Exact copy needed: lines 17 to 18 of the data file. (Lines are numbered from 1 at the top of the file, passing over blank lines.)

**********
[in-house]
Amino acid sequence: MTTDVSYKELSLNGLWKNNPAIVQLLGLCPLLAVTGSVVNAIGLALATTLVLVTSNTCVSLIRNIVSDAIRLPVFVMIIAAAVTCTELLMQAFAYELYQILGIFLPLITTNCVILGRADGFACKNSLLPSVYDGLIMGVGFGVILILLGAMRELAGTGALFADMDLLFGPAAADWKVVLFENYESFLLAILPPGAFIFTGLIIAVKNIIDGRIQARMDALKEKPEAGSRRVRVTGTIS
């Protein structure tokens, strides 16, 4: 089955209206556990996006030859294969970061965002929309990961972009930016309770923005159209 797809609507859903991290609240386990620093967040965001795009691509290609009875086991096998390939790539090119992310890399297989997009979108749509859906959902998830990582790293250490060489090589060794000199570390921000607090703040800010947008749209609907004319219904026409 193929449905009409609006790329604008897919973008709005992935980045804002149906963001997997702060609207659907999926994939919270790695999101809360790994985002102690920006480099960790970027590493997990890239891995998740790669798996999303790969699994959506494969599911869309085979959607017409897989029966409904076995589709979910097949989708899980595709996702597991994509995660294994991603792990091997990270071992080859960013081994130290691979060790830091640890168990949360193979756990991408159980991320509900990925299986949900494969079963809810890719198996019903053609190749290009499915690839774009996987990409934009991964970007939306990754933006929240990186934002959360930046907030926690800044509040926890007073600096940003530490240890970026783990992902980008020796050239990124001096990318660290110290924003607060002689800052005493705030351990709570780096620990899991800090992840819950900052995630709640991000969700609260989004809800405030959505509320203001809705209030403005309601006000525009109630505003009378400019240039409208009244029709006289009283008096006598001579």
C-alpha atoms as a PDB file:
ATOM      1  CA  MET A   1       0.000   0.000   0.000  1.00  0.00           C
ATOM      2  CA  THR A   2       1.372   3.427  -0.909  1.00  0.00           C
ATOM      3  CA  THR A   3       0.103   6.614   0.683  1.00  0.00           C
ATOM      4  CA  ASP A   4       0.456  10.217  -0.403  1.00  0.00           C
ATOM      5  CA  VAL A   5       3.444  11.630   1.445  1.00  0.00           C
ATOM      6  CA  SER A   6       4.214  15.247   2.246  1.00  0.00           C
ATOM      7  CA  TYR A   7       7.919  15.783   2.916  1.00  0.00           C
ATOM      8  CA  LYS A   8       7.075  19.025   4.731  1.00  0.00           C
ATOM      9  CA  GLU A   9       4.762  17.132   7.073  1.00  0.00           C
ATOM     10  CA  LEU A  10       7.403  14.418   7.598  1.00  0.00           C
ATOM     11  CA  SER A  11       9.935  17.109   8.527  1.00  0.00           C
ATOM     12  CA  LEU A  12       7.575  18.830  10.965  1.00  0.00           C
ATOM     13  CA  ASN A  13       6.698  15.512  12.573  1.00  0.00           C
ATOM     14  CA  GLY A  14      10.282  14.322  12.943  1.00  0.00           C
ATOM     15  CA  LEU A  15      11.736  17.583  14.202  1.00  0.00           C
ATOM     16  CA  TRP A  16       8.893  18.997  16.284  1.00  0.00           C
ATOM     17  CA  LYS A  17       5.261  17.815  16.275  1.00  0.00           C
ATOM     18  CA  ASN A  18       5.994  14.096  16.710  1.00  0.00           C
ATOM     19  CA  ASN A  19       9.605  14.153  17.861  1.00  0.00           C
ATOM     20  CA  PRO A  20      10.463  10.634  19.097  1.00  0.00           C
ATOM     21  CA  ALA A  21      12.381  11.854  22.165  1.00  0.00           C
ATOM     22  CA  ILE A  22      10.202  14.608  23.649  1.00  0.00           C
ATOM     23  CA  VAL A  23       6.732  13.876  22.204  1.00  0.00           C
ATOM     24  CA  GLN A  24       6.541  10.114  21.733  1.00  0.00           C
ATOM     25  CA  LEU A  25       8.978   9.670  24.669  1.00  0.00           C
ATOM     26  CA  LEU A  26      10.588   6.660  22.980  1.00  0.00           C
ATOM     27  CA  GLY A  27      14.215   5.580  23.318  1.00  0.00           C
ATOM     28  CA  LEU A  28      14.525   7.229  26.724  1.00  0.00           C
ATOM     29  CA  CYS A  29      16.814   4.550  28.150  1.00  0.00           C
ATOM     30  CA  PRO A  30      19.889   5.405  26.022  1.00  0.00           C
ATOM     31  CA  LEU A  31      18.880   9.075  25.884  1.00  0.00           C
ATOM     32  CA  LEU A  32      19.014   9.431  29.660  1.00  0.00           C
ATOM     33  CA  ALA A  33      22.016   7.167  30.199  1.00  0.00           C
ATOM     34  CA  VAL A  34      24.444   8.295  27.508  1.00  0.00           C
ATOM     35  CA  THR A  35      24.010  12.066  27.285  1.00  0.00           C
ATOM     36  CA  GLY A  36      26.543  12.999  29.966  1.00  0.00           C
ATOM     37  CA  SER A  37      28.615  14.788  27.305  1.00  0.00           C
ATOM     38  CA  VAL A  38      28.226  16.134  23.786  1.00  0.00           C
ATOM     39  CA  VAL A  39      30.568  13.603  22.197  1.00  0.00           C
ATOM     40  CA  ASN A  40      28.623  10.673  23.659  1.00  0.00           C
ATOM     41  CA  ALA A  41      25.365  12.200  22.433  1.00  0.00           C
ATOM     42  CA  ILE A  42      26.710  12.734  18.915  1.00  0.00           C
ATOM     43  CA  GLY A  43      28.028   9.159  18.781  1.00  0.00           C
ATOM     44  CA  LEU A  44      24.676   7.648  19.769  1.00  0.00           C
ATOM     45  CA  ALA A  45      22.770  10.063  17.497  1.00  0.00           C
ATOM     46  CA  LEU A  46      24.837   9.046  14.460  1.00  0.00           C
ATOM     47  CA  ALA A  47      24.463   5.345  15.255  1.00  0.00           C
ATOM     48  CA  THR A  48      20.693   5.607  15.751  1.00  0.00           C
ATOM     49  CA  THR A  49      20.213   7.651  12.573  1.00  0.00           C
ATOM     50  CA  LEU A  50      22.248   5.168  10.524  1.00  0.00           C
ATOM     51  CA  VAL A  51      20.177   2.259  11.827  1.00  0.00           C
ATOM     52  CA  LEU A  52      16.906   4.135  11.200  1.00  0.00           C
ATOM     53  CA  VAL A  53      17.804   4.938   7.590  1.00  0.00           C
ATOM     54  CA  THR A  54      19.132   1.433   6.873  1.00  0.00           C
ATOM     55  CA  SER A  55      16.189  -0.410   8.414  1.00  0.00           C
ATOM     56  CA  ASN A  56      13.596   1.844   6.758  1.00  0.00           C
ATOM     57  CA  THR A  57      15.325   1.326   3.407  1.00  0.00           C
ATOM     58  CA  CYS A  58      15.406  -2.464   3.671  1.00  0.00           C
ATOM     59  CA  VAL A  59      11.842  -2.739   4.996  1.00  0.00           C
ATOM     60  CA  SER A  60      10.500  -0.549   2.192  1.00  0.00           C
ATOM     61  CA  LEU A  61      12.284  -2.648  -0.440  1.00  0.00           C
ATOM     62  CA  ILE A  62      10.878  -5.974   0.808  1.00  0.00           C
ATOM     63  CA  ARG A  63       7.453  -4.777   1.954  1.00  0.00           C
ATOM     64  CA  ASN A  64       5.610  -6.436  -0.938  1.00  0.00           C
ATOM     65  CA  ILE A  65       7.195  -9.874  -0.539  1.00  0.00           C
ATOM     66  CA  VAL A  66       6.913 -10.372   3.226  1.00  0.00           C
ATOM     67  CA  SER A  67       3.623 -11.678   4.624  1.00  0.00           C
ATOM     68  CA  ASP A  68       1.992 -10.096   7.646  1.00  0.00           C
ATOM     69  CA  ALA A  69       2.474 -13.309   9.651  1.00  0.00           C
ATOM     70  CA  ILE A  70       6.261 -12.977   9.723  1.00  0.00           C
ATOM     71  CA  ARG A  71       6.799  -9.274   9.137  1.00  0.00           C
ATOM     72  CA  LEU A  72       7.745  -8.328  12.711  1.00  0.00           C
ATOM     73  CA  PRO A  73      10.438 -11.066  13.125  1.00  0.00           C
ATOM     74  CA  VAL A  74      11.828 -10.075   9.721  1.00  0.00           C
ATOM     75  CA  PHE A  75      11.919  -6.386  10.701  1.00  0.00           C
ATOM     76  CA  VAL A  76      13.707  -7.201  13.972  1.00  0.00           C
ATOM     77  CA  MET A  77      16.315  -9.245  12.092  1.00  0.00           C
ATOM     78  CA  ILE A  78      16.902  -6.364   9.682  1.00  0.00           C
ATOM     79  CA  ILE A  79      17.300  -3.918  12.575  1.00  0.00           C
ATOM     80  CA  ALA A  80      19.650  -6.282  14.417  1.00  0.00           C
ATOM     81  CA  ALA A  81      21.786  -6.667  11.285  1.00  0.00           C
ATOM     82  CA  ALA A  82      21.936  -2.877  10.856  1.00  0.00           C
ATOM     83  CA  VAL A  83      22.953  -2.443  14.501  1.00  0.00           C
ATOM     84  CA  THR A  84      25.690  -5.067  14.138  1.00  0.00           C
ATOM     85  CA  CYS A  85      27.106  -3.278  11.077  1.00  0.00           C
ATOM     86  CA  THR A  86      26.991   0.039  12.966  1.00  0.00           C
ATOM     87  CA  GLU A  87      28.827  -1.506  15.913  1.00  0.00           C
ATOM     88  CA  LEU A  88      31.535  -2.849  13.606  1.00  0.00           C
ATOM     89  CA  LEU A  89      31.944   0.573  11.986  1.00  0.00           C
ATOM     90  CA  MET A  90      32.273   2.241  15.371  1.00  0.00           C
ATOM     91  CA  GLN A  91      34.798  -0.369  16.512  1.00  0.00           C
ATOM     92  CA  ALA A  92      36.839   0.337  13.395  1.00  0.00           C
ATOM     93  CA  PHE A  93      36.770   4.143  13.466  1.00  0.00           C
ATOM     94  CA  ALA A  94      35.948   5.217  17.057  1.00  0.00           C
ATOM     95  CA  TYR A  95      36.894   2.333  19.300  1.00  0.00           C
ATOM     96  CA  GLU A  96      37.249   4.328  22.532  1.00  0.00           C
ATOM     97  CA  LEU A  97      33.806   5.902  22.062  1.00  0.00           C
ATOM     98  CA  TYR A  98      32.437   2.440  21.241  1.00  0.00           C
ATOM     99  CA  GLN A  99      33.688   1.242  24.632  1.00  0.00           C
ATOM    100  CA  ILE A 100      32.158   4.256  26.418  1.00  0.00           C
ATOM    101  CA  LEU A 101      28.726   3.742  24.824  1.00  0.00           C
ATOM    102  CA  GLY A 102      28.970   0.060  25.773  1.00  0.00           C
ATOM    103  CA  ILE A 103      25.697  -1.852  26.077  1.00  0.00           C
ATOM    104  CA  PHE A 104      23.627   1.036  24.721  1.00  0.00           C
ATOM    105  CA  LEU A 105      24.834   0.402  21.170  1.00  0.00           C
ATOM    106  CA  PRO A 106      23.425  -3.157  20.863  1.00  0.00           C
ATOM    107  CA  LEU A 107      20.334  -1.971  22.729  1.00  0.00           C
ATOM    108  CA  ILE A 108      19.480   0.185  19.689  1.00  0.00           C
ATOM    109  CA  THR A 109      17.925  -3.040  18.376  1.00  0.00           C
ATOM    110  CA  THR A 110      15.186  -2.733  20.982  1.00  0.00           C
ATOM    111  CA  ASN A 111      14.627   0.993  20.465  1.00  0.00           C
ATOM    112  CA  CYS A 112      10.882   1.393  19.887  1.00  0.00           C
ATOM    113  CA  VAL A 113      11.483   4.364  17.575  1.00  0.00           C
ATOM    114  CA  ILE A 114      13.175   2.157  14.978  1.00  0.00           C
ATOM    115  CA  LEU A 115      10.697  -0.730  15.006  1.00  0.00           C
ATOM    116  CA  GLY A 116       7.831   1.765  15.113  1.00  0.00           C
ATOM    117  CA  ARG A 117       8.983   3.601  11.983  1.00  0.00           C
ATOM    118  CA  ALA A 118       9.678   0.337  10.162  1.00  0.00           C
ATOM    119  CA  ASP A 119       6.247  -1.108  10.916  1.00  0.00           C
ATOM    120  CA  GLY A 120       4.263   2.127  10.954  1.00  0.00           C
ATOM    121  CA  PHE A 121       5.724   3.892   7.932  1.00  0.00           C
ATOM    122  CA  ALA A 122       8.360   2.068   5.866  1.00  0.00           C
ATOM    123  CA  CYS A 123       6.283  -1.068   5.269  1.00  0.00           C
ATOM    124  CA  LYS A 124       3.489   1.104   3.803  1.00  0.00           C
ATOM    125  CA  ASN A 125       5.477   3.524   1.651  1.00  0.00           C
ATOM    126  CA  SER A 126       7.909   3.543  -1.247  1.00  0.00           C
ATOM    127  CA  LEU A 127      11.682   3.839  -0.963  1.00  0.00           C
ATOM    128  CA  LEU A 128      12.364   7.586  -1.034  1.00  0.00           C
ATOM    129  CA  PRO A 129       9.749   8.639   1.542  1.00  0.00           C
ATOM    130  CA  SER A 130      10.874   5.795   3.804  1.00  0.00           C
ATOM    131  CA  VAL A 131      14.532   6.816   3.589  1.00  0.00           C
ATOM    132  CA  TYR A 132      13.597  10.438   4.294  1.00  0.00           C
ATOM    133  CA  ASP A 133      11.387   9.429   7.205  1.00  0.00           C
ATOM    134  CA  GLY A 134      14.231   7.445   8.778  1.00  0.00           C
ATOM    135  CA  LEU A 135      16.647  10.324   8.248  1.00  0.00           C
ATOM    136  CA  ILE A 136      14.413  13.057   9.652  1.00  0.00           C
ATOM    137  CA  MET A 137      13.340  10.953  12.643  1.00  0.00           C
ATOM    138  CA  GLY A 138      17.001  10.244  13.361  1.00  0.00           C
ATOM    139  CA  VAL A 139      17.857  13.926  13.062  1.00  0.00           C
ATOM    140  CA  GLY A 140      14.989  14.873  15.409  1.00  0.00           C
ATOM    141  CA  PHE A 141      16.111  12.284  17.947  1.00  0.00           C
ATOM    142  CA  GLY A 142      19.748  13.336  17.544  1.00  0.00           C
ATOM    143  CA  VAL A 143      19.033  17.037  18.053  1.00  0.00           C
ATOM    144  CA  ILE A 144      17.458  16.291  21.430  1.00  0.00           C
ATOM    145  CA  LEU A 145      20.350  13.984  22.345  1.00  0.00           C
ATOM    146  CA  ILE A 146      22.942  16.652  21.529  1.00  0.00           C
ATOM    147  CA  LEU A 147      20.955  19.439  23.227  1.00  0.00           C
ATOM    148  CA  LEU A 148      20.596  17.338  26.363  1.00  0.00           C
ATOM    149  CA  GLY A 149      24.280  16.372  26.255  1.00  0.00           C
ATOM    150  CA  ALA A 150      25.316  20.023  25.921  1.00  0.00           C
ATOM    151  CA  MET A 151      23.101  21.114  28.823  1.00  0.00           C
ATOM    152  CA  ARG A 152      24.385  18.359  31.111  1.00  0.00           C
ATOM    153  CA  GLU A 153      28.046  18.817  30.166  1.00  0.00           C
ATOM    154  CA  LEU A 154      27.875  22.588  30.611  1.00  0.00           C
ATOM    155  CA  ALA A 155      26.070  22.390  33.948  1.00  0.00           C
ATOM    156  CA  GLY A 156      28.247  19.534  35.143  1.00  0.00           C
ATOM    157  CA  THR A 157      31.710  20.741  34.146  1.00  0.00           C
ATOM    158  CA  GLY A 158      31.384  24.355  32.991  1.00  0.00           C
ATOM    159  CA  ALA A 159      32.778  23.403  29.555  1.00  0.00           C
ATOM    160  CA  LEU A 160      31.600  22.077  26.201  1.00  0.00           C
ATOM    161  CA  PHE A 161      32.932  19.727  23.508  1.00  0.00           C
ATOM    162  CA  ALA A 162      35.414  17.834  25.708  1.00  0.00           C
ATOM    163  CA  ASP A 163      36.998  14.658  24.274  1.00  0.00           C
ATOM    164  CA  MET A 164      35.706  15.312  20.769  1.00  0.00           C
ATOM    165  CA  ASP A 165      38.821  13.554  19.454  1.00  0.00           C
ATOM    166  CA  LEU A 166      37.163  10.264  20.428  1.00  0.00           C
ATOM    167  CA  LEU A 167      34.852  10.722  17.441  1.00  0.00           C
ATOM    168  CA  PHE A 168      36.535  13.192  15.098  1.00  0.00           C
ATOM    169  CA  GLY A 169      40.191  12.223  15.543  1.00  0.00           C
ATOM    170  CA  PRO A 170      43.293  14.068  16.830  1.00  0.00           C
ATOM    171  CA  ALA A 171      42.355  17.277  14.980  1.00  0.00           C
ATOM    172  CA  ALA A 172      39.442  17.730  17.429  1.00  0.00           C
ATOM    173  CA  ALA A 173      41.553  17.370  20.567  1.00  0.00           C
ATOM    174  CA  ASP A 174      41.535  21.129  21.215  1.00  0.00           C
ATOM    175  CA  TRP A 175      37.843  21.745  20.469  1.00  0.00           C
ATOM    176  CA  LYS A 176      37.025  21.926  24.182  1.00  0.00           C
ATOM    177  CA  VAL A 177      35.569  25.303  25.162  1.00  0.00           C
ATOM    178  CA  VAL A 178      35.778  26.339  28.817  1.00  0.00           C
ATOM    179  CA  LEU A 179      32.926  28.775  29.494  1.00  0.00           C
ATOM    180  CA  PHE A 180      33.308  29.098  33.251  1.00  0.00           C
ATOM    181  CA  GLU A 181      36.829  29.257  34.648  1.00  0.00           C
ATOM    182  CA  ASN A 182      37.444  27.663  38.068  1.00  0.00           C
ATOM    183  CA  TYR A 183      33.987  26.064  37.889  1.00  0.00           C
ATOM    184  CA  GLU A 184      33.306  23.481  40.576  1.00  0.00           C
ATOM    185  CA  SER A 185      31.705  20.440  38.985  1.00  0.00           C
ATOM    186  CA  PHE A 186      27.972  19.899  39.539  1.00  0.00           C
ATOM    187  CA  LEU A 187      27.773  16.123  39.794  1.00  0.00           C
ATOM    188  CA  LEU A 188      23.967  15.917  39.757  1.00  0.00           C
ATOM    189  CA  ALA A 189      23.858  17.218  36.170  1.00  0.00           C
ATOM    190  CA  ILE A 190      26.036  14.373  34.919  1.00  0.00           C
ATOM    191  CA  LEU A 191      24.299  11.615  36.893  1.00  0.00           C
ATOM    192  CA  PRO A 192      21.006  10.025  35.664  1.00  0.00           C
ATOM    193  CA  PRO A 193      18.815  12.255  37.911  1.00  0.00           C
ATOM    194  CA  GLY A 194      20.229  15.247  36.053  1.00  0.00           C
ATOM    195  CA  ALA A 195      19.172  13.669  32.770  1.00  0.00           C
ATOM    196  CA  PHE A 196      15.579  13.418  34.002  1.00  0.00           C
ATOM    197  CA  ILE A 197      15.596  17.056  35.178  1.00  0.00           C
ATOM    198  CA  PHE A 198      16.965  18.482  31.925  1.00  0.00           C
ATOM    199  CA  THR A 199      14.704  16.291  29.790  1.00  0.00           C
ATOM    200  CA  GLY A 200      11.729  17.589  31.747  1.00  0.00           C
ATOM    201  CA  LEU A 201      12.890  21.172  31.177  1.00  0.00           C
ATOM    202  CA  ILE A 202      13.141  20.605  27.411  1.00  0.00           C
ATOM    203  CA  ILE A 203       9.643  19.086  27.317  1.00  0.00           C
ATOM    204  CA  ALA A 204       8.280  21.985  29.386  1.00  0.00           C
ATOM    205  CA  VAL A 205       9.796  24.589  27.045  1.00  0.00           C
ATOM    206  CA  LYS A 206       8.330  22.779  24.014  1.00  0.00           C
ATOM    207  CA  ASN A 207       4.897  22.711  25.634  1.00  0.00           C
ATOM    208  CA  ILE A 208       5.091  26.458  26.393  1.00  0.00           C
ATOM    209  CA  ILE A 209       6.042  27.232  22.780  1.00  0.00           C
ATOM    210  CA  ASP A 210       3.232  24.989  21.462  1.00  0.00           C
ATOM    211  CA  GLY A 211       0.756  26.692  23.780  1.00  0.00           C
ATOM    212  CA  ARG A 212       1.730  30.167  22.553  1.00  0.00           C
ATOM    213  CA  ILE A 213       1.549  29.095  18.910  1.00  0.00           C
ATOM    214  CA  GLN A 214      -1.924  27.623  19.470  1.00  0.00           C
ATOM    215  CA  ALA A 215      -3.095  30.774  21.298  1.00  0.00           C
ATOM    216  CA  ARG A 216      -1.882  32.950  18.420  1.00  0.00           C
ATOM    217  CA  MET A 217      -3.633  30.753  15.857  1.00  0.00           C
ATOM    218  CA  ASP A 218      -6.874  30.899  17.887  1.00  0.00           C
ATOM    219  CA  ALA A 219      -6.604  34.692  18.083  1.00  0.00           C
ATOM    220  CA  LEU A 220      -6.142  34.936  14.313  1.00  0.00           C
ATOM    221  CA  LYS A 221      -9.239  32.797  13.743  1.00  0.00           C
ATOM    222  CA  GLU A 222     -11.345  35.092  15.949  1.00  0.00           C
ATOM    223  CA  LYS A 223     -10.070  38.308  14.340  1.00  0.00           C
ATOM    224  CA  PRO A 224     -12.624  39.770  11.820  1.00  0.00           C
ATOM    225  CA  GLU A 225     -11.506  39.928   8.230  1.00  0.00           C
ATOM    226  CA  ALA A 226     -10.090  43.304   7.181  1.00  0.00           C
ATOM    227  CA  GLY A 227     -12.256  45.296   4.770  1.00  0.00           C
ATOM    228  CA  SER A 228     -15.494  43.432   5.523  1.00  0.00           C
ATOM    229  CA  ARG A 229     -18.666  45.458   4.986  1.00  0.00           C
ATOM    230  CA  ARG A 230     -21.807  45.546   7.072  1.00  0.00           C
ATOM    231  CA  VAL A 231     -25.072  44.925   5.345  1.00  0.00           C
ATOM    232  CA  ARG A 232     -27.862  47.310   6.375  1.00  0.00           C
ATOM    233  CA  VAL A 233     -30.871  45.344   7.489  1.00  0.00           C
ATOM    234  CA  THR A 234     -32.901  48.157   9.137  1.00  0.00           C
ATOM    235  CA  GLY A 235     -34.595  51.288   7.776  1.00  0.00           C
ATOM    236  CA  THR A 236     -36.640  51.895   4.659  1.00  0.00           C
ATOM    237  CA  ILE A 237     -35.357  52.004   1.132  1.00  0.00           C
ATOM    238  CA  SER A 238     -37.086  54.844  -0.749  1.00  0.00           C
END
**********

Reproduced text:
ATOM     13  CA  ASN A  13       6.698  15.512  12.573  1.00  0.00           C
ATOM     14  CA  GLY A  14      10.282  14.322  12.943  1.00  0.00           C